RPG programmer has OneWorld on a string
By Mark Baard
Every once in a while a software package comes along that companies just have to have -- and in turn they have to have people to support it. That's what happened when J.D. Edwards' World and OneWorld came along.
Lee Greer, president of Kingwood, Texas-based consulting firm MIRUS Enterprise Services, says he's been programming on the AS/400 platform "ever since it came into existence." About six years ago he asked his wife, a recruiter, to name other skills AS/400 employers were looking for, and she said her clients most wanted expertise in J.D. Edwards' World. (J.D. Edwards and Co. and Software2000 -- now Infinium Software, Inc. -- "were in stiff competition for the ERP market at the time," Greer recalls.)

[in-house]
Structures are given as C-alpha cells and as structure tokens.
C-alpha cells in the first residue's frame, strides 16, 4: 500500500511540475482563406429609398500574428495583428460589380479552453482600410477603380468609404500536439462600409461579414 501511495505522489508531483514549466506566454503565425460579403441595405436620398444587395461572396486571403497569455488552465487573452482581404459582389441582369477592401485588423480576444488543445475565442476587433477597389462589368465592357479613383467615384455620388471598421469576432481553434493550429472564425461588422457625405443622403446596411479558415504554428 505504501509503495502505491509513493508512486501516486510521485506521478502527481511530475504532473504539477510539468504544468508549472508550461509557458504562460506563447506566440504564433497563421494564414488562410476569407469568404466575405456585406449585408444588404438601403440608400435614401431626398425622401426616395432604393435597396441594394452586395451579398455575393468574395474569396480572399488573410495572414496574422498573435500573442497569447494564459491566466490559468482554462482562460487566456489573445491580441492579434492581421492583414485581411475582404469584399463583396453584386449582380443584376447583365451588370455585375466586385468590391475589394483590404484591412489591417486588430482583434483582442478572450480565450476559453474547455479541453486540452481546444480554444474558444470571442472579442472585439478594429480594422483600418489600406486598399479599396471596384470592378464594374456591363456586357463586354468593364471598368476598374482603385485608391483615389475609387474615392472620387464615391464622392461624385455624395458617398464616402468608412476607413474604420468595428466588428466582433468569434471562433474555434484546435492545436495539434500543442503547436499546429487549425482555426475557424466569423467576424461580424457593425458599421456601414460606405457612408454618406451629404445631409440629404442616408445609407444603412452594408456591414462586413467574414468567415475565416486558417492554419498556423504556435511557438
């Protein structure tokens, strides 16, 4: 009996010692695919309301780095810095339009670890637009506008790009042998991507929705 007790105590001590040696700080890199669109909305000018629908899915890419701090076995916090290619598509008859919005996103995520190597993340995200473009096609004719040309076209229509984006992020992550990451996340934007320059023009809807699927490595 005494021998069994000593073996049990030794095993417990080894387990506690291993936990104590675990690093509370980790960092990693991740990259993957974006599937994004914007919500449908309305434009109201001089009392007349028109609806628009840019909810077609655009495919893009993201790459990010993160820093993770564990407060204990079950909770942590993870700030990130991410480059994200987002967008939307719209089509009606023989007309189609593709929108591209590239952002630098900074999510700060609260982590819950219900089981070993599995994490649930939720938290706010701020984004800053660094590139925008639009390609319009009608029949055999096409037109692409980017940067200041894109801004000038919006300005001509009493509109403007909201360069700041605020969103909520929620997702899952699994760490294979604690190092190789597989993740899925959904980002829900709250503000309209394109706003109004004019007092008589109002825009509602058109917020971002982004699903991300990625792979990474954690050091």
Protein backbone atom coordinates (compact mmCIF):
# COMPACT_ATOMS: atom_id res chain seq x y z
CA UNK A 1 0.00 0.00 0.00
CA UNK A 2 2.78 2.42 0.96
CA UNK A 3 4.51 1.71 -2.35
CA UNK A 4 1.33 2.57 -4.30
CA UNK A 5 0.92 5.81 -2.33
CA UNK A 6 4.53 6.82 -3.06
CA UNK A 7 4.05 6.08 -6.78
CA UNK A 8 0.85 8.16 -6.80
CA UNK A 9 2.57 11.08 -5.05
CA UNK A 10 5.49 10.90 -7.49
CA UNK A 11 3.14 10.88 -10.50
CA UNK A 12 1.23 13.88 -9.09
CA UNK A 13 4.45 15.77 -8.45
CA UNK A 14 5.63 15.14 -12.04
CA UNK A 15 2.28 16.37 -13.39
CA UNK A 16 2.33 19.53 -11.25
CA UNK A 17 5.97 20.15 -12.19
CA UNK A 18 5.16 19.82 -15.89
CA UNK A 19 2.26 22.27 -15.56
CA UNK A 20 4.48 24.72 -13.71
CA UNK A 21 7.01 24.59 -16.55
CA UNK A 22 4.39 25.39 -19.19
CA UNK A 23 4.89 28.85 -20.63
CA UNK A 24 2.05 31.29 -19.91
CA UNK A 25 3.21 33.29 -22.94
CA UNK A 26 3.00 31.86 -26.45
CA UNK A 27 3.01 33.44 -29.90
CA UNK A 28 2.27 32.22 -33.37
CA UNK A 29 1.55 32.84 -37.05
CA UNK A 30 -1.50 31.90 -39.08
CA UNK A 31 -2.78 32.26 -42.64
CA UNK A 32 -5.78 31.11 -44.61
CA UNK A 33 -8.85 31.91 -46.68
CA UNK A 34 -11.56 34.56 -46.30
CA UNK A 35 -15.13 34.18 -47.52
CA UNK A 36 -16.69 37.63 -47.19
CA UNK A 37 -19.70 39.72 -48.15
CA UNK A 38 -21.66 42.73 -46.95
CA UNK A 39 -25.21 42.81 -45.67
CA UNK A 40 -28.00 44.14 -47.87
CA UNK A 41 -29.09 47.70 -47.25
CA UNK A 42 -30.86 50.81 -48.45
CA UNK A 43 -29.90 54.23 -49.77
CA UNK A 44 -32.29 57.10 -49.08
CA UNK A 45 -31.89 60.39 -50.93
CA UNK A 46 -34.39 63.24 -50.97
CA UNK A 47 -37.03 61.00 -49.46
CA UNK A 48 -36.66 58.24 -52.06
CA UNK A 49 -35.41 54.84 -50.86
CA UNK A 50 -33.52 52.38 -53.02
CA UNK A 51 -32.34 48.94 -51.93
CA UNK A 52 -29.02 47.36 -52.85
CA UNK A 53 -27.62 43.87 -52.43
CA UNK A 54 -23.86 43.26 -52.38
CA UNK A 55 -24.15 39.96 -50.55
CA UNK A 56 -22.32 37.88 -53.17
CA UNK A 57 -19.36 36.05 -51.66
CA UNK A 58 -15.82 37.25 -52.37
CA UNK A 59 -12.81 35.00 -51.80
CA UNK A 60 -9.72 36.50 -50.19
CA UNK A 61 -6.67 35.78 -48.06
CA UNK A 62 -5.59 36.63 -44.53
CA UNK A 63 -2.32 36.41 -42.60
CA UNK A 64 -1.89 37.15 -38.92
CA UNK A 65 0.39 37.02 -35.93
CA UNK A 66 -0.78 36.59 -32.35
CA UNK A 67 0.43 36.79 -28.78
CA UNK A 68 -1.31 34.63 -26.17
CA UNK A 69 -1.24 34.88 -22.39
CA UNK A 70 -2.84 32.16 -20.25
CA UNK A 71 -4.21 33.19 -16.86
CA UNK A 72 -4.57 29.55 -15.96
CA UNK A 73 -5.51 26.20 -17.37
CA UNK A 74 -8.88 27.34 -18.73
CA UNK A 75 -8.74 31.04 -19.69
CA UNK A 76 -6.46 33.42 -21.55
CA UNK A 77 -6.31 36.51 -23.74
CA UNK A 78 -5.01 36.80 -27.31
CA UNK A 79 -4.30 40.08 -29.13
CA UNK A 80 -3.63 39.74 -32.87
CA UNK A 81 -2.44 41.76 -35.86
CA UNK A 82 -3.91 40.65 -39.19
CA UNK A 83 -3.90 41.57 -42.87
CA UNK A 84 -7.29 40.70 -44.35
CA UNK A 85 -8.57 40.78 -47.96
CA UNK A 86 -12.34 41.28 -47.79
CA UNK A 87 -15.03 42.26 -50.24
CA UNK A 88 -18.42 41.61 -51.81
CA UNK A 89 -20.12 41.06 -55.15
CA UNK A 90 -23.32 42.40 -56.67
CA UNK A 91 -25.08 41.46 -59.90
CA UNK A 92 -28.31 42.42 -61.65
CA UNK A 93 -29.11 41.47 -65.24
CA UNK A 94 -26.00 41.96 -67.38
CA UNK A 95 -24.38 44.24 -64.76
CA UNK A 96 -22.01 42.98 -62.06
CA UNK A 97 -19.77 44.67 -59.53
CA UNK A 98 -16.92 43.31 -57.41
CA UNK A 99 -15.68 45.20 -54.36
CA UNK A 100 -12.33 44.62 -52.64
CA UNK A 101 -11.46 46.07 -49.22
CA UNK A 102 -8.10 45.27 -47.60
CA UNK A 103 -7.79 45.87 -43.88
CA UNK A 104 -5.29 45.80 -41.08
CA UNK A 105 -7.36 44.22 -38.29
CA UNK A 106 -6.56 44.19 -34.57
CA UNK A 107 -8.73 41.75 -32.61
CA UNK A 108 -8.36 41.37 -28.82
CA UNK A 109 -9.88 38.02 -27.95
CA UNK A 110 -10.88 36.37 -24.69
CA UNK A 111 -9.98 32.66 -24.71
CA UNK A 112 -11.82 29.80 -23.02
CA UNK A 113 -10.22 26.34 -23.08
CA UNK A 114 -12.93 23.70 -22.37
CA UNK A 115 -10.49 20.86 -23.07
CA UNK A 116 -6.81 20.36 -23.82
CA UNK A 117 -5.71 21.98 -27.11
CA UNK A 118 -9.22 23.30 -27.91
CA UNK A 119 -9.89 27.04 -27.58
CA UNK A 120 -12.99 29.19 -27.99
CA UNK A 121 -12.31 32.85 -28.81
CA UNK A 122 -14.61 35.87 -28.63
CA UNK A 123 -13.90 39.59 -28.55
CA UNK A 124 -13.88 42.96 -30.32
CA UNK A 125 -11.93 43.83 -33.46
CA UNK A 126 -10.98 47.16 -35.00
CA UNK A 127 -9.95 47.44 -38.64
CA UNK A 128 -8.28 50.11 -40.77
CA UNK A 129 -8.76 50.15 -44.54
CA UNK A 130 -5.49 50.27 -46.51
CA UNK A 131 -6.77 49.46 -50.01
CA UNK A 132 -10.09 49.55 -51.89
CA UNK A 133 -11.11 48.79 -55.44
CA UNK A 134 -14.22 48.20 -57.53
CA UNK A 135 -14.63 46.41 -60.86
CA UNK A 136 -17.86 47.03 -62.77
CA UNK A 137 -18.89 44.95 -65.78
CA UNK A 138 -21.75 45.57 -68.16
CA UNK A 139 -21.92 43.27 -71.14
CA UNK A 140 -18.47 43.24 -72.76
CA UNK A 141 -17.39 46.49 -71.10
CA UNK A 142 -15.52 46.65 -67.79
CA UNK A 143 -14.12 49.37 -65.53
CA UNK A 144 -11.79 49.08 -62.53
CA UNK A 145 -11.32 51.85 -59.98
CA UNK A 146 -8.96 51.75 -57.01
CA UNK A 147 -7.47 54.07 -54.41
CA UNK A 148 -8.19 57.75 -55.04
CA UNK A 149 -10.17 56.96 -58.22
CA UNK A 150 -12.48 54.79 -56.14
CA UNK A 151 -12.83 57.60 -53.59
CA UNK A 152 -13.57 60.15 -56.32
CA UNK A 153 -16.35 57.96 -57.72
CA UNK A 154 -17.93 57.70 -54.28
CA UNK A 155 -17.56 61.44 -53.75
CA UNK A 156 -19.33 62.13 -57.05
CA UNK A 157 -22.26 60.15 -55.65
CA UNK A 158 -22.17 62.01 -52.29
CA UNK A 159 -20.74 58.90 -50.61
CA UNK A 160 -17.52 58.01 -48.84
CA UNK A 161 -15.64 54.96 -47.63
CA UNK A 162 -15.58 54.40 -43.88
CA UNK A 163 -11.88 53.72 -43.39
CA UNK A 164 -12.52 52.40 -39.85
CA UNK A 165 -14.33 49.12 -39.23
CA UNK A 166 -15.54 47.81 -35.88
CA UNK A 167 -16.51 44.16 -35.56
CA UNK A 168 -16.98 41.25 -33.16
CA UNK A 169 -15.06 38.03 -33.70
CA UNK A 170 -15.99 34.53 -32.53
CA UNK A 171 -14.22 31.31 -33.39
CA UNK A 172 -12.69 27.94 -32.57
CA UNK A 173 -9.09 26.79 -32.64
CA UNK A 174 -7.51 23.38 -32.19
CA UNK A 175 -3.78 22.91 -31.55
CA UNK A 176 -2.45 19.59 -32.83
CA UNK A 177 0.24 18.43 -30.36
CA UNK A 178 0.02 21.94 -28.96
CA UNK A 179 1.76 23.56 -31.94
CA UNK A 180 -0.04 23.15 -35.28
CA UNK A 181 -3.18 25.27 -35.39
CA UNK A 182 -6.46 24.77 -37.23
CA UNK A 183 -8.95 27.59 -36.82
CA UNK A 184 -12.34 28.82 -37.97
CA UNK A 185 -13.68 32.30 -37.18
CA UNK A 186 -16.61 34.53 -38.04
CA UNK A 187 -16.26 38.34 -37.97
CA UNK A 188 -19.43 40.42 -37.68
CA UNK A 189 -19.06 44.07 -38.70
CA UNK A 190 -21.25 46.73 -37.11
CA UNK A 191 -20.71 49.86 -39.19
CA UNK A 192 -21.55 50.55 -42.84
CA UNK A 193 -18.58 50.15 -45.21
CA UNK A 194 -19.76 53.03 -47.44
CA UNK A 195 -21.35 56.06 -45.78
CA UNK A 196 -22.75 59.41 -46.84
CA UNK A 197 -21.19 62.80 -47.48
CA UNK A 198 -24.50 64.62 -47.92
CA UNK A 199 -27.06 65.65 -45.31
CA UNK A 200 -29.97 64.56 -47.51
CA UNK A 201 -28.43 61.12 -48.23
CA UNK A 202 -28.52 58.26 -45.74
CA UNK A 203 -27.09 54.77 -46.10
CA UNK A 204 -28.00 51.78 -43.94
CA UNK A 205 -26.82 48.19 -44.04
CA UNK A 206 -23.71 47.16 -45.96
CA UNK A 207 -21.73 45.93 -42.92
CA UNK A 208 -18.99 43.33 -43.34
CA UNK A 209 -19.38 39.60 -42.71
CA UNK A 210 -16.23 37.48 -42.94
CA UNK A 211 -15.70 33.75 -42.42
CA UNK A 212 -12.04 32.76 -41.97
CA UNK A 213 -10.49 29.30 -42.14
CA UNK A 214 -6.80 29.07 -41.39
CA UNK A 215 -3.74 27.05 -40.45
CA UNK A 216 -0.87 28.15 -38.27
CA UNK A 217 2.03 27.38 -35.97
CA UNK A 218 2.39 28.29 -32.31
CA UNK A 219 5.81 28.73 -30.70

Today, MIRUS provides programming and consulting services to AS/400 shops that use the World and OneWorld software packages. The firm also hosts OneWorld data for some clients on its internal AS/400 systems. Some of MIRUS' 25 analysts have expertise in both RPG and OneWorld, which is written in C++. (World is written predominantly in RPG III.) "Learning both of them is hard because they use different terms to describe things that are essentially the same," notes Greer. "It gets very confusing when you have to learn an entirely new vocabulary."
Still, AS/400 programmers who master RPG, World and OneWorld will earn more than their monolingual competitors. "Programmers who know them all are definitely in demand right now, and they are going to make more money," Greer says. But programmers should not expect to pick up World and OneWorld in classrooms or textbooks. World and OneWorld "are just not that intuitive," he says. "Most classes steer away from complex examples, and they are no substitute for real-life experience."
Baard is a contributing editor in Milton, Mass.
This was first published in July 2000